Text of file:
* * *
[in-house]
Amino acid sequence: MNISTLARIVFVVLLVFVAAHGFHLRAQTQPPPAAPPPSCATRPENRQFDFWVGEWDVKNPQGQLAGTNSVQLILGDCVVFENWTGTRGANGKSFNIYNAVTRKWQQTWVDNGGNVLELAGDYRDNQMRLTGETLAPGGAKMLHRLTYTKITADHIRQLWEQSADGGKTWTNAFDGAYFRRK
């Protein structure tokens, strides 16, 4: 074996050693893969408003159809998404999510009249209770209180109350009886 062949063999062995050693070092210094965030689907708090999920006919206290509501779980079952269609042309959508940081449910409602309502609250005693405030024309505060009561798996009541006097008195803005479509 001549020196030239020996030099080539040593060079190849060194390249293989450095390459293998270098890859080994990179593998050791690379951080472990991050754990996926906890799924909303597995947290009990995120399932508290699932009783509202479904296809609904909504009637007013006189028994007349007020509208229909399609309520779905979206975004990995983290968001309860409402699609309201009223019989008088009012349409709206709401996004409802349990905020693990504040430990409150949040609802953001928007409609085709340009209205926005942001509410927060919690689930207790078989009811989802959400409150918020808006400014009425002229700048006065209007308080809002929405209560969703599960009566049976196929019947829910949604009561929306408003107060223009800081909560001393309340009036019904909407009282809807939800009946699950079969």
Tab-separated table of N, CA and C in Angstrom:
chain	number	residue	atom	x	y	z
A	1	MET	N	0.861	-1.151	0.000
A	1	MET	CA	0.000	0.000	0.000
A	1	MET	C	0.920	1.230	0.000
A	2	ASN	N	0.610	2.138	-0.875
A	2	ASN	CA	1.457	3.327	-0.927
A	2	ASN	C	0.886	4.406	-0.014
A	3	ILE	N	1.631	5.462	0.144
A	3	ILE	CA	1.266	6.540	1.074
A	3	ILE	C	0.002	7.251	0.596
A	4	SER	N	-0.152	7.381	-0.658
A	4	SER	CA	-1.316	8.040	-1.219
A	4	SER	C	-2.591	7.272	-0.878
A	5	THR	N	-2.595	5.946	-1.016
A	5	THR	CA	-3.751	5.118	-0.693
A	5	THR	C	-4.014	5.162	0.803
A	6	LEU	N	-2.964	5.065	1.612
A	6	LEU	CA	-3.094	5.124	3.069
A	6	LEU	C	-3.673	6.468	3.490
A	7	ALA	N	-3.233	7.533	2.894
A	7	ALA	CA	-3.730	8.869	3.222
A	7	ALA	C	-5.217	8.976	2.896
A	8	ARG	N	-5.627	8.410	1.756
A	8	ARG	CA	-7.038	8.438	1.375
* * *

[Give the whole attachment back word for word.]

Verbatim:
[in-house]
Amino acid sequence: MNISTLARIVFVVLLVFVAAHGFHLRAQTQPPPAAPPPSCATRPENRQFDFWVGEWDVKNPQGQLAGTNSVQLILGDCVVFENWTGTRGANGKSFNIYNAVTRKWQQTWVDNGGNVLELAGDYRDNQMRLTGETLAPGGAKMLHRLTYTKITADHIRQLWEQSADGGKTWTNAFDGAYFRRK
């Protein structure tokens, strides 16, 4: 074996050693893969408003159809998404999510009249209770209180109350009886 062949063999062995050693070092210094965030689907708090999920006919206290509501779980079952269609042309959508940081449910409602309502609250005693405030024309505060009561798996009541006097008195803005479509 001549020196030239020996030099080539040593060079190849060194390249293989450095390459293998270098890859080994990179593998050791690379951080472990991050754990996926906890799924909303597995947290009990995120399932508290699932009783509202479904296809609904909504009637007013006189028994007349007020509208229909399609309520779905979206975004990995983290968001309860409402699609309201009223019989008088009012349409709206709401996004409802349990905020693990504040430990409150949040609802953001928007409609085709340009209205926005942001509410927060919690689930207790078989009811989802959400409150918020808006400014009425002229700048006065209007308080809002929405209560969703599960009566049976196929019947829910949604009561929306408003107060223009800081909560001393309340009036019904909407009282809807939800009946699950079969």
Tab-separated table of N, CA and C in Angstrom:
chain	number	residue	atom	x	y	z
A	1	MET	N	0.861	-1.151	0.000
A	1	MET	CA	0.000	0.000	0.000
A	1	MET	C	0.920	1.230	0.000
A	2	ASN	N	0.610	2.138	-0.875
A	2	ASN	CA	1.457	3.327	-0.927
A	2	ASN	C	0.886	4.406	-0.014
A	3	ILE	N	1.631	5.462	0.144
A	3	ILE	CA	1.266	6.540	1.074
A	3	ILE	C	0.002	7.251	0.596
A	4	SER	N	-0.152	7.381	-0.658
A	4	SER	CA	-1.316	8.040	-1.219
A	4	SER	C	-2.591	7.272	-0.878
A	5	THR	N	-2.595	5.946	-1.016
A	5	THR	CA	-3.751	5.118	-0.693
A	5	THR	C	-4.014	5.162	0.803
A	6	LEU	N	-2.964	5.065	1.612
A	6	LEU	CA	-3.094	5.124	3.069
A	6	LEU	C	-3.673	6.468	3.490
A	7	ALA	N	-3.233	7.533	2.894
A	7	ALA	CA	-3.730	8.869	3.222
A	7	ALA	C	-5.217	8.976	2.896
A	8	ARG	N	-5.627	8.410	1.756
A	8	ARG	CA	-7.038	8.438	1.375